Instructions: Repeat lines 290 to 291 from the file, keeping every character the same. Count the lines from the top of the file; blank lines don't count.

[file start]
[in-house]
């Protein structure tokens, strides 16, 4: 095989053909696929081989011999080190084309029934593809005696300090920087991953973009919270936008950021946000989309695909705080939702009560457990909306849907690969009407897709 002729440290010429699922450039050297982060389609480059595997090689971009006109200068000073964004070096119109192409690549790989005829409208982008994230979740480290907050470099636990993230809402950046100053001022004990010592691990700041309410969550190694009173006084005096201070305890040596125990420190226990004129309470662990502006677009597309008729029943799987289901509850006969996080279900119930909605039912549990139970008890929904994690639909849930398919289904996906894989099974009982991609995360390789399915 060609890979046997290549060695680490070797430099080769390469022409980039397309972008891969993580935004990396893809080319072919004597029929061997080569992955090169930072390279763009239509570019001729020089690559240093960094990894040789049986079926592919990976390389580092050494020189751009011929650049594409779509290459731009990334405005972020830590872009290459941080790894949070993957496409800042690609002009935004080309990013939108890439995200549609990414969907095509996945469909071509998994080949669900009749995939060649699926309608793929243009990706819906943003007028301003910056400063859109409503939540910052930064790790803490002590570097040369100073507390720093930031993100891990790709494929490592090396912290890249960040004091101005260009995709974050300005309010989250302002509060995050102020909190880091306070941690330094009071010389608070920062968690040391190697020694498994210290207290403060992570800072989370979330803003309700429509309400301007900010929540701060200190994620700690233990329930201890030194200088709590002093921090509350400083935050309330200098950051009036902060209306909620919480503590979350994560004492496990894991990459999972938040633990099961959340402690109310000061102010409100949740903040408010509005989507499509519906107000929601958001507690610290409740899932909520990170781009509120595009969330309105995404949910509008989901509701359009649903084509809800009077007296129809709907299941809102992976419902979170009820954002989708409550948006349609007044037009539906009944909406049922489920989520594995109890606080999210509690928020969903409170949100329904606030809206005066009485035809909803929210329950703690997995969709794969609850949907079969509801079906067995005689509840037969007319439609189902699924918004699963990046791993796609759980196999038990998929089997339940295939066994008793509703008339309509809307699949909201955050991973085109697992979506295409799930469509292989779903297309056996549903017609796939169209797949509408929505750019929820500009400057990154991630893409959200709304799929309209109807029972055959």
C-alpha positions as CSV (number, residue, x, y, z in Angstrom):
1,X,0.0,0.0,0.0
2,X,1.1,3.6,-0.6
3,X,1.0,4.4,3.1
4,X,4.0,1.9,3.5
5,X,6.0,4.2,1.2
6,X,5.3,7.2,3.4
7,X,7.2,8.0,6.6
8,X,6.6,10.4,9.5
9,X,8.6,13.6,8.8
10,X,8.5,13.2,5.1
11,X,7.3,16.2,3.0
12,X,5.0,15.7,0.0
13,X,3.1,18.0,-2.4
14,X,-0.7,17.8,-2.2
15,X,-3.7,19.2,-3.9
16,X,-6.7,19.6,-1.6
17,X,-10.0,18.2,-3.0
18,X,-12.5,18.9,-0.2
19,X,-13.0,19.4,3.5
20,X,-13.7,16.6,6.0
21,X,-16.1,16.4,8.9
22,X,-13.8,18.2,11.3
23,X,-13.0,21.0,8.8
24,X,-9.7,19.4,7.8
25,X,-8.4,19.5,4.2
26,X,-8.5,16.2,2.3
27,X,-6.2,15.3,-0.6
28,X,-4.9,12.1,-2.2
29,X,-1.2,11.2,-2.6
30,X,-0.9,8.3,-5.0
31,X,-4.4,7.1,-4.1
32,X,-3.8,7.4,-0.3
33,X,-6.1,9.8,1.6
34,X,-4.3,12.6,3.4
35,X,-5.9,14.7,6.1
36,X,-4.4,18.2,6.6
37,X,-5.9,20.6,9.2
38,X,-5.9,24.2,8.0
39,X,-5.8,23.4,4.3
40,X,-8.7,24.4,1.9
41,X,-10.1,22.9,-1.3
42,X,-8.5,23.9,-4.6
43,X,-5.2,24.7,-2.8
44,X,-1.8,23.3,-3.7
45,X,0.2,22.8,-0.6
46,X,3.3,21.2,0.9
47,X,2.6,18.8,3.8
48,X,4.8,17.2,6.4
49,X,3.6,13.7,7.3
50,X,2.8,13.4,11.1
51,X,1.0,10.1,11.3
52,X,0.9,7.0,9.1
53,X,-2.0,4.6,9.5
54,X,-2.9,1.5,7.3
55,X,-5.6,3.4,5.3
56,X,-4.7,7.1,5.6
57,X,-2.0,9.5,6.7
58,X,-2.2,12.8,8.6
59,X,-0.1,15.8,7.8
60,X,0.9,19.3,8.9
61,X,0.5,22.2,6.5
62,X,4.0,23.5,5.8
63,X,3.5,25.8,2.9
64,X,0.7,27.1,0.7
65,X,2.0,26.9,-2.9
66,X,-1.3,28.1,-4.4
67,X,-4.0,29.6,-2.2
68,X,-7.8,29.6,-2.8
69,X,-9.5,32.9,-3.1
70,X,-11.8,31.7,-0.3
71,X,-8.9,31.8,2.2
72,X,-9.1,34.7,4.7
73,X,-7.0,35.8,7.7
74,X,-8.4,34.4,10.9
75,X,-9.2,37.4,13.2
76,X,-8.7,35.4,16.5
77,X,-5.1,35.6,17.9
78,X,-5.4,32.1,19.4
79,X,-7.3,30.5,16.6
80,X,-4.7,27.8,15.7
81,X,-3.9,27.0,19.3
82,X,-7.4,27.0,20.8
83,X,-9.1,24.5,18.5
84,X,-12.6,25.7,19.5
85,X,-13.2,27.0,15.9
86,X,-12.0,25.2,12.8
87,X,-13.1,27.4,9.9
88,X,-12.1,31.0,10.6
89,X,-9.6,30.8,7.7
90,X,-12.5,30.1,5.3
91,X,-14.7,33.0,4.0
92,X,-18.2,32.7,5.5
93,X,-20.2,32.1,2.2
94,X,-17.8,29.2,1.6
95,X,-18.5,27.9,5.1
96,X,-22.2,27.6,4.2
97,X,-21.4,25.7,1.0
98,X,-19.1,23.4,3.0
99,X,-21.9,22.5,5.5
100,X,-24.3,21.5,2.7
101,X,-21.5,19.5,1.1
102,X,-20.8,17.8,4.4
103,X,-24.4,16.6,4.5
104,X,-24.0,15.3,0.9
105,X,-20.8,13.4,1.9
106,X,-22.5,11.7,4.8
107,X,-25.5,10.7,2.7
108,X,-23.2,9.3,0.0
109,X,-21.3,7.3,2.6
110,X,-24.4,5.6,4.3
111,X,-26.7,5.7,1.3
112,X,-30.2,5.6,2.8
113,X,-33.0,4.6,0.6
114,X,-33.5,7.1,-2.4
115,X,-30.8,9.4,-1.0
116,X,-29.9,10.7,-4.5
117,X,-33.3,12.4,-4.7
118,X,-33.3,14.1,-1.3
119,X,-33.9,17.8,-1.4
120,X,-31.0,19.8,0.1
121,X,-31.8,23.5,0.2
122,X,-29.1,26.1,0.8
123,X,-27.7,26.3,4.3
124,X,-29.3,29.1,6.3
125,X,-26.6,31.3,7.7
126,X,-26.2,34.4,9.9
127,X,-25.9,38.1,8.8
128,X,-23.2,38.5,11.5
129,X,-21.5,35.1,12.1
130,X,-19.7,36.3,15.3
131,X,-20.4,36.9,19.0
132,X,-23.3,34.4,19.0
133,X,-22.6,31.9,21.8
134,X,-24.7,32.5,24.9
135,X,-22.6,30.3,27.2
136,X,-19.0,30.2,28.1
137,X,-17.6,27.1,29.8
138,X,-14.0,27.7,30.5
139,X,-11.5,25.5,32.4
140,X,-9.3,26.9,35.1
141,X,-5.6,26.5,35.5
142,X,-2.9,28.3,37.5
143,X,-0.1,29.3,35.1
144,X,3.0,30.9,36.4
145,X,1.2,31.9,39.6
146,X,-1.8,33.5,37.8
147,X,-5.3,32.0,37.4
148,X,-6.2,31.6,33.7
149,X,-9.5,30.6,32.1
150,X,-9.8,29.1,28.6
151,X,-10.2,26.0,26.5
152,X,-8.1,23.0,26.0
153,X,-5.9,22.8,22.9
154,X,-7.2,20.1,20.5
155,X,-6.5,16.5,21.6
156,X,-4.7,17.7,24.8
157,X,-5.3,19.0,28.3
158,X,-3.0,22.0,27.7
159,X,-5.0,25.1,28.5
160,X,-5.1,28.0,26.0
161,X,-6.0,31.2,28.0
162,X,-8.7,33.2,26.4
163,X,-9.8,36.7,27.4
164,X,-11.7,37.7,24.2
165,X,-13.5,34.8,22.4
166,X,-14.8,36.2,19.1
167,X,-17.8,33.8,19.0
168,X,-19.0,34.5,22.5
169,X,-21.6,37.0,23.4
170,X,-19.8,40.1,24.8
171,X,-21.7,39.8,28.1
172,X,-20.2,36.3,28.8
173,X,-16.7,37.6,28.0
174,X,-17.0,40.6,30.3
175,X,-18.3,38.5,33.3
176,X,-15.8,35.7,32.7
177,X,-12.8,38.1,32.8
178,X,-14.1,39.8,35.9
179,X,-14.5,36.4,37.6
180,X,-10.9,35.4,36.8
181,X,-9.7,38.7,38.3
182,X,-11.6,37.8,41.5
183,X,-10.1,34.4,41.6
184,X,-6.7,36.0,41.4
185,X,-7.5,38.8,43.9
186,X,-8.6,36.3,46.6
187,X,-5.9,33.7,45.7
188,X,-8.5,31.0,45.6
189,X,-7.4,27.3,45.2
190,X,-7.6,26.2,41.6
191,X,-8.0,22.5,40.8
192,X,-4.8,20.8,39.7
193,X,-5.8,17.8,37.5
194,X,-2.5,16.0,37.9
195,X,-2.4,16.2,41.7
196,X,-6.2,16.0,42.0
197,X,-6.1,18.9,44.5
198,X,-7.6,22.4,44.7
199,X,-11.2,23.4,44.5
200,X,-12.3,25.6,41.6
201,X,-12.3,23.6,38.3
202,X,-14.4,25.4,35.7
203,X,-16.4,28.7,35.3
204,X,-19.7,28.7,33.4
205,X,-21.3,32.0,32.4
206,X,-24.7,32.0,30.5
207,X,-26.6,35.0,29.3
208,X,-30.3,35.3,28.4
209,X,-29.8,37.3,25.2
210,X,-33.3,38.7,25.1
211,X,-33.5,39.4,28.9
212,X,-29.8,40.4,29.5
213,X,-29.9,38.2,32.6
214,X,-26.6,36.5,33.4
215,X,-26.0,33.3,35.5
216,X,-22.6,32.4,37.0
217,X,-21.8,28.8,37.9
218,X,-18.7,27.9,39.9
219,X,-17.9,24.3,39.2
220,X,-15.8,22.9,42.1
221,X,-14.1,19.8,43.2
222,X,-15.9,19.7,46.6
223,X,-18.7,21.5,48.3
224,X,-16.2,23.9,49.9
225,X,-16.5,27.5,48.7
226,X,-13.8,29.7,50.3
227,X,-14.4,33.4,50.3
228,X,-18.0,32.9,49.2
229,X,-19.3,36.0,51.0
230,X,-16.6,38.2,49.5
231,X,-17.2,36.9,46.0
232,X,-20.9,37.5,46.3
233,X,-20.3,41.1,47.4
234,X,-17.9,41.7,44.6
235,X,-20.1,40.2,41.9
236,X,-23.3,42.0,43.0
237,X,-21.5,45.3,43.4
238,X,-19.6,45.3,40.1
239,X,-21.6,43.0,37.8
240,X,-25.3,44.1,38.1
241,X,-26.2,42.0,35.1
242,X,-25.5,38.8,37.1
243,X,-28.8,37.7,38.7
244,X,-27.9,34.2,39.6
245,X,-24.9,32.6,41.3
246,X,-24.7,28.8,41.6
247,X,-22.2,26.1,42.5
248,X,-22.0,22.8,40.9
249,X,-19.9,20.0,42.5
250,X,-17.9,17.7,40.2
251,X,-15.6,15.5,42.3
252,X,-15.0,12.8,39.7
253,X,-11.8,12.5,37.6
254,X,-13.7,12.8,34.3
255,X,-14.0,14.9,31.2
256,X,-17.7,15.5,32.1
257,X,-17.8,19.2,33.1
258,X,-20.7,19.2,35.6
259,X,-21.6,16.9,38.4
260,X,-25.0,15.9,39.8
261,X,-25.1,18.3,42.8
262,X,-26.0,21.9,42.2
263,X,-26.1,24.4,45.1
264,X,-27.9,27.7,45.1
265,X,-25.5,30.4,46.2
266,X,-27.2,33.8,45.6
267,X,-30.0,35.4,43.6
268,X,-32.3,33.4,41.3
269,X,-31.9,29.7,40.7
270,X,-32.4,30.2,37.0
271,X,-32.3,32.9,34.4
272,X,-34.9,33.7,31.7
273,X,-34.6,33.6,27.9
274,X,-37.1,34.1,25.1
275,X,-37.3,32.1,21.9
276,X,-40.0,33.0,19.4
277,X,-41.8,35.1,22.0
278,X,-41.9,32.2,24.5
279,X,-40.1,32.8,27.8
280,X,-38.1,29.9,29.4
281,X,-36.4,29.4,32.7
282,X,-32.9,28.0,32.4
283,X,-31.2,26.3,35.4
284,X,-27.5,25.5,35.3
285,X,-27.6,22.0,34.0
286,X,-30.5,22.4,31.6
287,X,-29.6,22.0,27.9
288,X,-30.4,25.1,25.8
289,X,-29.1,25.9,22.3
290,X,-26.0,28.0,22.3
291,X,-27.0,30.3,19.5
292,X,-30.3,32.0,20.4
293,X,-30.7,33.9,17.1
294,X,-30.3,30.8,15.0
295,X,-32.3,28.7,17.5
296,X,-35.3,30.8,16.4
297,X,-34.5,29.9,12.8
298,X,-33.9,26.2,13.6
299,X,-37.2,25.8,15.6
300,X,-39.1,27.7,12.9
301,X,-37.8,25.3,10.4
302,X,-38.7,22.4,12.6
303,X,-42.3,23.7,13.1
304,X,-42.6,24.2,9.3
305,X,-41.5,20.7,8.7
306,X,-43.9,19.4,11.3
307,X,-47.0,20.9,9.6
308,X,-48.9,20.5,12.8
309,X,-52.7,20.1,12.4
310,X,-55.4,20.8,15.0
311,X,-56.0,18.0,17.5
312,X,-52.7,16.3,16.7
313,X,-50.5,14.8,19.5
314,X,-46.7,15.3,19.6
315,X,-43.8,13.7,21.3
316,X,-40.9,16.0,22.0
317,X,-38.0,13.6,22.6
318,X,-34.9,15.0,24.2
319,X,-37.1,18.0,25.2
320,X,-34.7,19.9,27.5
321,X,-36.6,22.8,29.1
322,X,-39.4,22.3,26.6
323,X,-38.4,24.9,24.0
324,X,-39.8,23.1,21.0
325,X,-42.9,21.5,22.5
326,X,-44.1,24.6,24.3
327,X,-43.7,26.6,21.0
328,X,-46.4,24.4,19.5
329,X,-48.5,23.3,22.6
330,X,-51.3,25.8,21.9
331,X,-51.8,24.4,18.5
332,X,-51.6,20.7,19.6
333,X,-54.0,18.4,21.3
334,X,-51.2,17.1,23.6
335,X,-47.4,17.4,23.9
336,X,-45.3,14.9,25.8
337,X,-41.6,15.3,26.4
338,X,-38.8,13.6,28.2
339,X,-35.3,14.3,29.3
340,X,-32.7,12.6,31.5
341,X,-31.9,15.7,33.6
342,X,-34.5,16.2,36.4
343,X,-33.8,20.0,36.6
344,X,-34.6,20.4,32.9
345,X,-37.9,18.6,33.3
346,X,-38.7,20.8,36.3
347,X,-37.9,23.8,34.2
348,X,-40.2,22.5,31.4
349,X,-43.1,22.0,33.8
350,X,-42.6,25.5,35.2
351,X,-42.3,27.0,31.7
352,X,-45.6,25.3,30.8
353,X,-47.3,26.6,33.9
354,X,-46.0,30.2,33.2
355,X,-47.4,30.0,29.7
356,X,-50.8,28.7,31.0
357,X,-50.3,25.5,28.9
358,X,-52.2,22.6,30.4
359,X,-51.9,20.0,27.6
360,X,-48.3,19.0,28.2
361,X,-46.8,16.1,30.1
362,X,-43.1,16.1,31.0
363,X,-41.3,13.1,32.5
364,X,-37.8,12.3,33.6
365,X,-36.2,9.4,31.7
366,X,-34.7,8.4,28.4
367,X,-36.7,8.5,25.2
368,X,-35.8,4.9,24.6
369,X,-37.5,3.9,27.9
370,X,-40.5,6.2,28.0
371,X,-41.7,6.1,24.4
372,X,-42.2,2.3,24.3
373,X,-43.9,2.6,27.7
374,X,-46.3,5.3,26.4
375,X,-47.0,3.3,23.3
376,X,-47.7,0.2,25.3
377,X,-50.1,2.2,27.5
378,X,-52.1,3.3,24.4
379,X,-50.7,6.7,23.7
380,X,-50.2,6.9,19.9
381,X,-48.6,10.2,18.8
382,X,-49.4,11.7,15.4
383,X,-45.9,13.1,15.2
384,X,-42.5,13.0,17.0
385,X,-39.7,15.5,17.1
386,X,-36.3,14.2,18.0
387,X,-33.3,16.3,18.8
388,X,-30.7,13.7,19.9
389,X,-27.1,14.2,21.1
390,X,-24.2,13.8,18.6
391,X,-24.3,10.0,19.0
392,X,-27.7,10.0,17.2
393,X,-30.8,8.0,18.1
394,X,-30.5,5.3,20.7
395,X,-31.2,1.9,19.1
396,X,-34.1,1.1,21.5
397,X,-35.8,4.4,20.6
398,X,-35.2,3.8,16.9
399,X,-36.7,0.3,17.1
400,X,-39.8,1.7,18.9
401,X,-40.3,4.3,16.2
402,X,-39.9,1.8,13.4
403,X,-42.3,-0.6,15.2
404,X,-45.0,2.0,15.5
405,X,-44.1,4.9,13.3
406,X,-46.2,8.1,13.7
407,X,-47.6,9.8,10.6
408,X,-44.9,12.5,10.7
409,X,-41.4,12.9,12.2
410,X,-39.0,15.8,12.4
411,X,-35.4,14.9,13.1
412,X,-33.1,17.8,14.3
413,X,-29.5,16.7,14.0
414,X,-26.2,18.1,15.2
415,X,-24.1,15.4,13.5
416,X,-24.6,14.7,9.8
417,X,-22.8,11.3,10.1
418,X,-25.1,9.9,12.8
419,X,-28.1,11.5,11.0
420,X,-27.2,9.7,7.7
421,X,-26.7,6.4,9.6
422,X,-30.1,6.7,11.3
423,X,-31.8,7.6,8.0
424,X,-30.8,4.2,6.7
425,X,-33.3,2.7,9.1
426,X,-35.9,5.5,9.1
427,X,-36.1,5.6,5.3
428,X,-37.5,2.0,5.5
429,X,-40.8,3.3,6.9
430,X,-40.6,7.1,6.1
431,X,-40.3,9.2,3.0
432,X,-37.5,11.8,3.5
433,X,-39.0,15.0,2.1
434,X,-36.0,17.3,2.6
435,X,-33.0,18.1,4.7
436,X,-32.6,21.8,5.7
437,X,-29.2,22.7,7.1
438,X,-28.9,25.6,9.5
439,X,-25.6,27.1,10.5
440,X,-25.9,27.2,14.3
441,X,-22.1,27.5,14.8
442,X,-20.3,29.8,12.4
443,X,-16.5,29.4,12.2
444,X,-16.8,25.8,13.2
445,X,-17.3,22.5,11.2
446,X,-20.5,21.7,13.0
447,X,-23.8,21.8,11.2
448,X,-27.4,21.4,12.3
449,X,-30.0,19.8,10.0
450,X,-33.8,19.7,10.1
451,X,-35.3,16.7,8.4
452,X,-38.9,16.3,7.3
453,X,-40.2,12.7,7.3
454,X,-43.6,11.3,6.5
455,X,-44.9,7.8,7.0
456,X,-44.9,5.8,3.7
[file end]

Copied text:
287,X,-29.6,22.0,27.9
288,X,-30.4,25.1,25.8